Wow its already time to wrap up and reflect. It almost feels too soon. Well here it goes…
The rainforest and the coral reefs on the outside appear very different, but upon closer inspection are very similar functioning ecosystems. Most notably, these ecosystems function and form in nutrient poor environments. In the rainforest, the soil lack nutrients and is acidic while the coral reefs are surrounded by nutrient poor waters. Paradoxically, they are also both nutrient rich environments. In both cases, the nutrients come from the organisms themselves rather than the surrounding environment. The nutrients within the tropical rainforest come from within the organisms living there, especially the trees. Nutrients are made accessible when things begin to break down. Those nutrients are quickly recycled into other life forms, allowing for such high biological diversity in the tropical rainforest.
A similar process occurs in coral reefs, as corals and algae provide the nutrients to sustain other life forms living on the reef (rather deriving nutrients mostly from the water). They also use a form of nutrient cycling to maintain the nutrient levels that allow coral reef to have such high biological diversity. You can observe this cycling between the genus of green algae, symbiodinium, and hard corals. Green algae photosynthesizes to provide nutrients for the coral and in turn uses the corals’ waste products to feed itself. In both ecosystems, the nutrients in derived and conserved within the organisms rather than the surrounding environment. This allows the ecosystems to maintain such high nutrient and biomass levels which in term allows for high biological diversity in both ecosystems.
In addition, I also noted several other comparisons between the two ecosystems. Both involve intense competition for space between organisms. For example, different trees grow in the same space depending on the state of the area. Corals and algae compete for the same space on the reef. Both are also plagued by poaching issues from other neighboring counties. Both ecosystem provide ecological services to humans from protection from erosion to wood to providing healthy populations of seafood. Conversely, they also have notable differences in addition to the obvious differences in appearance and mediums (water vs. land). Coral reefs directly rely on and interact with surrounded ecosystems like mangroves and seagrass while the tropical rainforest tends to exists as its entity. Coral reefs can also function as fragmented ecosystems in a way as there can be several reef patches within an area that interact while the tropical forest in the Chiquibul is less fragmented.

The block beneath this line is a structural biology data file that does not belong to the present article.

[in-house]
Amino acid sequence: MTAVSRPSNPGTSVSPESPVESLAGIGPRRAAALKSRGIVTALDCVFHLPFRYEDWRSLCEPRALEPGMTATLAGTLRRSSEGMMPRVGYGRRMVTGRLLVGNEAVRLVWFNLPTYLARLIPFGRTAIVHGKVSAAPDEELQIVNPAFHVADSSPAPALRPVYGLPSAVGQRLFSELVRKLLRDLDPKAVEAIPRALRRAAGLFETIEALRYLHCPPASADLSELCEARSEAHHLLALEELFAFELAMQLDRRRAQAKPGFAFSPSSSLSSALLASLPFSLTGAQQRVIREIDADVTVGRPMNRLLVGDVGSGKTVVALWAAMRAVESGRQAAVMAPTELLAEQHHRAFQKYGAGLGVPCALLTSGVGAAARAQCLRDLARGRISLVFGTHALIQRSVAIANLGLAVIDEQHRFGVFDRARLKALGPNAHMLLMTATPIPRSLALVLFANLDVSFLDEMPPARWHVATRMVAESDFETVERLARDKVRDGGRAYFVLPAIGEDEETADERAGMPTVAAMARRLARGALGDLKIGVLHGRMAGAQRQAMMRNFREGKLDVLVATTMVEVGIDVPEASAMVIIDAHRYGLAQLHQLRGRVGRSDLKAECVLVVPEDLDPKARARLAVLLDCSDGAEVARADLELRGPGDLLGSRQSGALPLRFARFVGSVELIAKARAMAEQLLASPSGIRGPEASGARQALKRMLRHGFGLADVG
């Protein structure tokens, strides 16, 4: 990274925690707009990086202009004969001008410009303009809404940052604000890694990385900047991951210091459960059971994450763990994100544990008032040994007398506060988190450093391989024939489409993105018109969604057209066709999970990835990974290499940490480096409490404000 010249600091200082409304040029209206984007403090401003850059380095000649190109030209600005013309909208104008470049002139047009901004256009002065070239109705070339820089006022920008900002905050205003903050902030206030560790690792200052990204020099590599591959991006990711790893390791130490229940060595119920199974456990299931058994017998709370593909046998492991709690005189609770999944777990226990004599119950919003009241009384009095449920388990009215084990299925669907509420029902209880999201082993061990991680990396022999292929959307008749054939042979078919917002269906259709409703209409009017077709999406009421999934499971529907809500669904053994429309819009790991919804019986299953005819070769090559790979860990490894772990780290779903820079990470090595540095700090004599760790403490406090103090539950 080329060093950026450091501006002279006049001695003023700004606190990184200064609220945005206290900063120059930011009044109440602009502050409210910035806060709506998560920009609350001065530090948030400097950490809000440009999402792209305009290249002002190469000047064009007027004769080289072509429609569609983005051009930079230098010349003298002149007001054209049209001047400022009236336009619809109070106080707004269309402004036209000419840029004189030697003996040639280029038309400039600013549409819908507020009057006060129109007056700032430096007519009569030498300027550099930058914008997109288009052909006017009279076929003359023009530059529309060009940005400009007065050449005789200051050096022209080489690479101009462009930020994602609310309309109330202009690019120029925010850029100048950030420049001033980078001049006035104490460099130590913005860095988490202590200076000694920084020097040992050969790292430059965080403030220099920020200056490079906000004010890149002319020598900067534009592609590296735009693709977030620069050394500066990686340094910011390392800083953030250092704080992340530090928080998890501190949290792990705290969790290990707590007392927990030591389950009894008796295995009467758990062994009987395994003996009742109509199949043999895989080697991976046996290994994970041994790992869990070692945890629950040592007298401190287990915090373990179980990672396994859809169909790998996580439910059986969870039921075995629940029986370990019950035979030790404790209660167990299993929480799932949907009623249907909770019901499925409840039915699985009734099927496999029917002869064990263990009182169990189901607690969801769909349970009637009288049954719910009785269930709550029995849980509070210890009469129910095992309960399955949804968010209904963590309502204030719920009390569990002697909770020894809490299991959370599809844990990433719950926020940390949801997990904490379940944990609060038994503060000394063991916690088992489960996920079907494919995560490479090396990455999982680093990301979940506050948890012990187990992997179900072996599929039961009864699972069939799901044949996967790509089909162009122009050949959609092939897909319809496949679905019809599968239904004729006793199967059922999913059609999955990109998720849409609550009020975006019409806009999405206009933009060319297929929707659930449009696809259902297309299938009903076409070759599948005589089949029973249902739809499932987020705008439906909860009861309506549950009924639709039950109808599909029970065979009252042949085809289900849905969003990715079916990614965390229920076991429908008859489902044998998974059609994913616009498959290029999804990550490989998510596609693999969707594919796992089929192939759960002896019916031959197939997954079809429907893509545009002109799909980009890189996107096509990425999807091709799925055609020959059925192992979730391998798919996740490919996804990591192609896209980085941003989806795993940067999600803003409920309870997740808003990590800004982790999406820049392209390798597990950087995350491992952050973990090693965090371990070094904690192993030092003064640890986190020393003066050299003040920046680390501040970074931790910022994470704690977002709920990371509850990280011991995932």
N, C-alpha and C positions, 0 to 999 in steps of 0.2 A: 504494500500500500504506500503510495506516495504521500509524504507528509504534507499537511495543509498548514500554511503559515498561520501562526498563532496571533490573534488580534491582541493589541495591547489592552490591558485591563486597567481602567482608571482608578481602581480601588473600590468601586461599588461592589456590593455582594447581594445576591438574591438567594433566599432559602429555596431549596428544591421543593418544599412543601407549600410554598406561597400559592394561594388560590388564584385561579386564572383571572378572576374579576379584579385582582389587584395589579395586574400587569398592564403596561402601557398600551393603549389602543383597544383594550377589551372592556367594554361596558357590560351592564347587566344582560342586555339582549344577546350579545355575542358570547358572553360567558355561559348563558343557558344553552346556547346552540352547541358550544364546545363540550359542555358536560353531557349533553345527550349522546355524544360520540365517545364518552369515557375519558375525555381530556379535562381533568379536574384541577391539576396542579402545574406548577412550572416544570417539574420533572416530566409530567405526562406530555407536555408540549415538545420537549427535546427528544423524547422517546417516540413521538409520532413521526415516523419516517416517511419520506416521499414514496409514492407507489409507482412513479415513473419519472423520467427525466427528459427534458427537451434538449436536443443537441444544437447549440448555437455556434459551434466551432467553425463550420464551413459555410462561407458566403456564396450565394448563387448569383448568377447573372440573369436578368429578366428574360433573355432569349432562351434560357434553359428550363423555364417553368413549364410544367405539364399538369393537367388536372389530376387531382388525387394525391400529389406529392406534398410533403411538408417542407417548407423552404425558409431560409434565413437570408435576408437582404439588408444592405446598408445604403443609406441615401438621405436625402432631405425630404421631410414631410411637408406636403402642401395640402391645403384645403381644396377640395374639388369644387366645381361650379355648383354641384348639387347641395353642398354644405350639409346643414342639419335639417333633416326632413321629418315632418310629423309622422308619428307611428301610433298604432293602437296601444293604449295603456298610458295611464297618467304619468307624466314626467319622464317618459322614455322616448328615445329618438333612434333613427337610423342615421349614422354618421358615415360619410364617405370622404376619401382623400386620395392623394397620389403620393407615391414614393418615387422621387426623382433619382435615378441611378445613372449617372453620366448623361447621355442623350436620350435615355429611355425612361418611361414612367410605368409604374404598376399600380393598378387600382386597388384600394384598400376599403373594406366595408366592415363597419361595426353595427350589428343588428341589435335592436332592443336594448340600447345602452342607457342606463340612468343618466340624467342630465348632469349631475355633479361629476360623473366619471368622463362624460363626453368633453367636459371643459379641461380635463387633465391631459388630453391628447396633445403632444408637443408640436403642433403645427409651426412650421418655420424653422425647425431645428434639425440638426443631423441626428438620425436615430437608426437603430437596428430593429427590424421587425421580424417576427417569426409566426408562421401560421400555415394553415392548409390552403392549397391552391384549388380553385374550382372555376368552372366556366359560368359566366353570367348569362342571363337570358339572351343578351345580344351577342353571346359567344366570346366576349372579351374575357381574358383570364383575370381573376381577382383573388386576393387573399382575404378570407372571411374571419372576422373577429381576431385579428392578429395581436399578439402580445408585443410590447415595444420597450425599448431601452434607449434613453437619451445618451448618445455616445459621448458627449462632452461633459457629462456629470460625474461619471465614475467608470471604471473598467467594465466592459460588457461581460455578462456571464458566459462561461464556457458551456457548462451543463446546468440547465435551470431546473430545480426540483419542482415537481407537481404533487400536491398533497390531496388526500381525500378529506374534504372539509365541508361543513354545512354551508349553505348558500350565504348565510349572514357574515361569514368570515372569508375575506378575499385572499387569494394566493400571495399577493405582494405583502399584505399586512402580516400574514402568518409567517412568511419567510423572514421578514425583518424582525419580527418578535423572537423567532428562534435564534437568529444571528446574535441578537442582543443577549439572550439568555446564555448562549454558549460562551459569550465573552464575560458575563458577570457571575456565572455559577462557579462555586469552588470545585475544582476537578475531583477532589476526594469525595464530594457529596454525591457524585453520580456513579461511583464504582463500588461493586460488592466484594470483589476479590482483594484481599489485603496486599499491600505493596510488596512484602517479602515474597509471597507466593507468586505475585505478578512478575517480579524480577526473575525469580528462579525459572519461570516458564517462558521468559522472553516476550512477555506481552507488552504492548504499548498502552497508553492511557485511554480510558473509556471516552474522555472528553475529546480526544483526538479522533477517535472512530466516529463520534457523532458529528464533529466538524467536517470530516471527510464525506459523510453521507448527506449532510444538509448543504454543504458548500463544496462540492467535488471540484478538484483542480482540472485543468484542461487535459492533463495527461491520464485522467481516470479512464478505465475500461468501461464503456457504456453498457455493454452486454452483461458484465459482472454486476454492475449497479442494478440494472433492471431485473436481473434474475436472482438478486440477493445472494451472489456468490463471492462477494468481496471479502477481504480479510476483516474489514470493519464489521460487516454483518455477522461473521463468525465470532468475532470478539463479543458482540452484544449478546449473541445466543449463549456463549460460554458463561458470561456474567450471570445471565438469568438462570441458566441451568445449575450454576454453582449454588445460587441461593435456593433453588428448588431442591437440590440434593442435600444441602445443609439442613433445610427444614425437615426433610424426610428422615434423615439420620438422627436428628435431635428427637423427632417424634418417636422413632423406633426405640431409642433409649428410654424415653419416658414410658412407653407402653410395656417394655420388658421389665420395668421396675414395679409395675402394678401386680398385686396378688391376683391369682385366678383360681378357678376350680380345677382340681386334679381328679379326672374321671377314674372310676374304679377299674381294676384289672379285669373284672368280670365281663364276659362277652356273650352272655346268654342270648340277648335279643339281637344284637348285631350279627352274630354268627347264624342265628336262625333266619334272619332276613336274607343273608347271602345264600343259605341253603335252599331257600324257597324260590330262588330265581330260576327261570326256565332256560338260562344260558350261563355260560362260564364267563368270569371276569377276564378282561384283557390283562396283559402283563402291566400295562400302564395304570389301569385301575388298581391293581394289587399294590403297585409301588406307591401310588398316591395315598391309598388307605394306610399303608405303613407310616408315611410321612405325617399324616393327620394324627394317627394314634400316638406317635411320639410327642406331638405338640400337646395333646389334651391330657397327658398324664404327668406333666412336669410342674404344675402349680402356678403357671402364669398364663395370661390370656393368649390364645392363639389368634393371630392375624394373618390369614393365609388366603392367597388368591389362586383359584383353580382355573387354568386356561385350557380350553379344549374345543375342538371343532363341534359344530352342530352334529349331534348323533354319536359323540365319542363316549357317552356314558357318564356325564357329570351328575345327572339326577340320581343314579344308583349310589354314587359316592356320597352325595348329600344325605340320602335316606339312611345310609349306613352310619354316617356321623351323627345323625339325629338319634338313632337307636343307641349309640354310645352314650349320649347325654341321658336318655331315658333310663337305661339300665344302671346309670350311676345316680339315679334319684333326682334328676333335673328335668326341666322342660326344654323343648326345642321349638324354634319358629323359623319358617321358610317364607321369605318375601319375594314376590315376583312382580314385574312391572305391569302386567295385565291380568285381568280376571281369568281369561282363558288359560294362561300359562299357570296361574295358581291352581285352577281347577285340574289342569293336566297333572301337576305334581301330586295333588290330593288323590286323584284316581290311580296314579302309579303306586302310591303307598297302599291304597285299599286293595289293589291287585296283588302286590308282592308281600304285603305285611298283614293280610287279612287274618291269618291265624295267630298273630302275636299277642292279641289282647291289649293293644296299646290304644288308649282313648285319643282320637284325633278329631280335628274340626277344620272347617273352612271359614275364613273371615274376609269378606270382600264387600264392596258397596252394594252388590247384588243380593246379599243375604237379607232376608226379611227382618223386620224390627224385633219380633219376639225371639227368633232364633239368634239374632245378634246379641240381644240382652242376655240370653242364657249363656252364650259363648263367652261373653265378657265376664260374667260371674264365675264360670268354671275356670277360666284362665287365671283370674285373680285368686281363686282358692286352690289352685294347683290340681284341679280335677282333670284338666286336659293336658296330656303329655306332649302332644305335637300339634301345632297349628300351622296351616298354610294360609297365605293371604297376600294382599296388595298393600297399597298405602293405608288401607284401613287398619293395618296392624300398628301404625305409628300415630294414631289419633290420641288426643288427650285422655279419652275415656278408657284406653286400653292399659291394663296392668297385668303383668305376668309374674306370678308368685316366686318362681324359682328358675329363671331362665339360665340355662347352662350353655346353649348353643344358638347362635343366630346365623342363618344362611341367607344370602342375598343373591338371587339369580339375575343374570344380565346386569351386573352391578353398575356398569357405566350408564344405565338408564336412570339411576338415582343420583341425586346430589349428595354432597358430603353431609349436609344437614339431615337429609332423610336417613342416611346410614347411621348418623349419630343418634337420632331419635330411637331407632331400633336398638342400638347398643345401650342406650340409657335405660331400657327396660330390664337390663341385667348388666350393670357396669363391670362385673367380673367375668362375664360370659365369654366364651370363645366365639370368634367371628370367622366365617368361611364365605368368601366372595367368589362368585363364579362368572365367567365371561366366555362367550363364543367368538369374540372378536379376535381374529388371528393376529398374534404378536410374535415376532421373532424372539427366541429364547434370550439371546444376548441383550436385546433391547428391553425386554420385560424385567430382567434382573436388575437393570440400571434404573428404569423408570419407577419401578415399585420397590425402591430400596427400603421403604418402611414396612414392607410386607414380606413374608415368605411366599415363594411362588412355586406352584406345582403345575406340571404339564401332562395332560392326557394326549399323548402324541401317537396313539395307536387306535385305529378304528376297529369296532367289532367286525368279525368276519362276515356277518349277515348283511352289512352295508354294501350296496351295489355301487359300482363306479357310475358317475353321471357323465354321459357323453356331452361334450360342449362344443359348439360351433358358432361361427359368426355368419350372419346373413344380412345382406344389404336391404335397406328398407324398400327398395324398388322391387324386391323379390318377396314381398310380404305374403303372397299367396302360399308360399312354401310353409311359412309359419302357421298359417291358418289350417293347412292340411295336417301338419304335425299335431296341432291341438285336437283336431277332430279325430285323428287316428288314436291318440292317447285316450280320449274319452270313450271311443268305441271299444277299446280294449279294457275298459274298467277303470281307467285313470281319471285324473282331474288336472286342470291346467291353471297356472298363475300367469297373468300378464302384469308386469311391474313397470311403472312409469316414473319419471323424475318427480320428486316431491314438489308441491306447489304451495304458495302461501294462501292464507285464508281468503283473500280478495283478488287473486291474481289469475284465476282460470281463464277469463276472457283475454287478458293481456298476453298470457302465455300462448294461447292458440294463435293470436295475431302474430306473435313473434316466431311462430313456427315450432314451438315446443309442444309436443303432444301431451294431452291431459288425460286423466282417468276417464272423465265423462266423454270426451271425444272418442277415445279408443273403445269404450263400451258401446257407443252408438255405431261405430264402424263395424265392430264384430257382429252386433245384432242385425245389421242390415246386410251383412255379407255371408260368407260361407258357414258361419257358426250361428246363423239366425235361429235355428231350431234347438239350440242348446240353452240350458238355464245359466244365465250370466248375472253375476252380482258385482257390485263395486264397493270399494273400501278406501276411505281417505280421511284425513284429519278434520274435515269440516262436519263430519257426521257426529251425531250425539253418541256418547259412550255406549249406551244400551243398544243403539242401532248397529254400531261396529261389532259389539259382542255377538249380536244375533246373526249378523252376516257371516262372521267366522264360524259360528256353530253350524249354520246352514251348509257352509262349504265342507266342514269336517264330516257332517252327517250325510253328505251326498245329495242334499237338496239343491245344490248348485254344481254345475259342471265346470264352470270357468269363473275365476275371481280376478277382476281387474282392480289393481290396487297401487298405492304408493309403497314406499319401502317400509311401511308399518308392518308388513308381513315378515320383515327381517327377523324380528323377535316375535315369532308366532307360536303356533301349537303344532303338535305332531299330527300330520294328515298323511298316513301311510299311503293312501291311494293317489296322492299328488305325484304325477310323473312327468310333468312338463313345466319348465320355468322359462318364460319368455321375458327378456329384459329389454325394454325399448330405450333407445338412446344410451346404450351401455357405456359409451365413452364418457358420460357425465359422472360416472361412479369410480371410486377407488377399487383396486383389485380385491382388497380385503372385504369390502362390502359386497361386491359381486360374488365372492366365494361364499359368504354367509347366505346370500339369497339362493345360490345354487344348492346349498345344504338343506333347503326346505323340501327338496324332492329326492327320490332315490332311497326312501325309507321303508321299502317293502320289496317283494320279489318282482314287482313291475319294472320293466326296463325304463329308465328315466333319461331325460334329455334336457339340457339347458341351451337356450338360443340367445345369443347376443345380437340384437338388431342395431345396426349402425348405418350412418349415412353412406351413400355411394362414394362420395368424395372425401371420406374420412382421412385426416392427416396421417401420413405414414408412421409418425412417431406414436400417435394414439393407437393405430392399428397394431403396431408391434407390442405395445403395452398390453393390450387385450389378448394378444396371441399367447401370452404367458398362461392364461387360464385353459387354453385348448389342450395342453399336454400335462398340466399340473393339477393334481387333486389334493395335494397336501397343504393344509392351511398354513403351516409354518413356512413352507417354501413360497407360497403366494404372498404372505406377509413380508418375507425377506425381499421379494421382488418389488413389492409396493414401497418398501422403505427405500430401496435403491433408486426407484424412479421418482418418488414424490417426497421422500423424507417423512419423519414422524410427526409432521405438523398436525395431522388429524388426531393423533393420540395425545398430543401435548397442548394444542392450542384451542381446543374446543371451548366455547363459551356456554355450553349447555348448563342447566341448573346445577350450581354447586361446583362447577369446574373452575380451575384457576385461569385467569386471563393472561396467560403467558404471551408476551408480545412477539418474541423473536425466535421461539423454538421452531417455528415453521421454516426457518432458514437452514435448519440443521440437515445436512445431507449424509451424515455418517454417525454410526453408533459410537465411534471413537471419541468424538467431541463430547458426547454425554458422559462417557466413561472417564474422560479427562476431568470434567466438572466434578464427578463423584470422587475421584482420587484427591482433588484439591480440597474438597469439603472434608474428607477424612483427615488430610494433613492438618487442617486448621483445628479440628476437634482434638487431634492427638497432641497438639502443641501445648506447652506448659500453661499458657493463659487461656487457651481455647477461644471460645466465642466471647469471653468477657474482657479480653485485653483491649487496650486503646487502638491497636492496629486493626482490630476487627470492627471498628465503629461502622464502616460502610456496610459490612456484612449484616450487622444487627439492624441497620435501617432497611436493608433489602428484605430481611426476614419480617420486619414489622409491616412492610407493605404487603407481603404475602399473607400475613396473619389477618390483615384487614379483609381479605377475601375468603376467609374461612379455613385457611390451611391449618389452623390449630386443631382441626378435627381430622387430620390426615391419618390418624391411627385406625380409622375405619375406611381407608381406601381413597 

Overall, this course exceeded my expectations. I learned so much not only about the environments we explore, but also about the impact these ecosystem have on current human civilizations. I unexpectedly also learned an incredible amount about the Mayan people and their culture and how their decline is something we should learn from in relation to our current climate issues. My favorite parts of the course included taking data for our projects and simply waking up to such beautiful morning scenery. If I’m being honest, my least favorite part of the course was actually writing these blogposts at the end of the day because I was so tired from all of the activities we had done during the day. Every night was late night.
In the end, I would call this experience one of the most valuable in my life up to this point. I learned that we truly don’t understand much about the environment outside of civilization. As a result, we fail to wrap put heads around the importance of these environments. We then litter, overuse resources, and take things from where they belong to be used as pets or “pretty things”. These environments aren’t just things that function independently from us and us from them. We are as much a part of nature as everything else, and when our actions result in a negative impacts on these ecosystems, it won’t be long until we feel the effects of those impacts.
I also learned that environments are constantly shifting. What I saw in the tropical rainforest and coral reefs this year will not be what future classes observe. For example, hurricanes are major force in reshaping both landscapes through fallen trees and broken corals. No hurricane has the same effect. Some can be good as fallen trees gives way to new ones and broken coral branches begin to regrow in new areas of the benthos. They can also wreck havoc. These landscapes are made to alter and adapt, and what I saw was complexity unique in itself.
Finally, I learned these environments are disappearing so much faster than I thought. Most of us know that corals are bleaching and people are cutting down the rainforest, but most of us fail to truly understand the rate and severity until you see it. Until you see the effect, you don’t realize how fast it is happening. We saw so much dead coral rubble and so much marine debris. It’s a really sad idea to end on, but the up side of it is that it made me really appreciate this experience more than I would if I felt like this ecosystem weren’t going anywhere. In other words, seeing the decline of these ecosystems allowed me to get the most out of this class.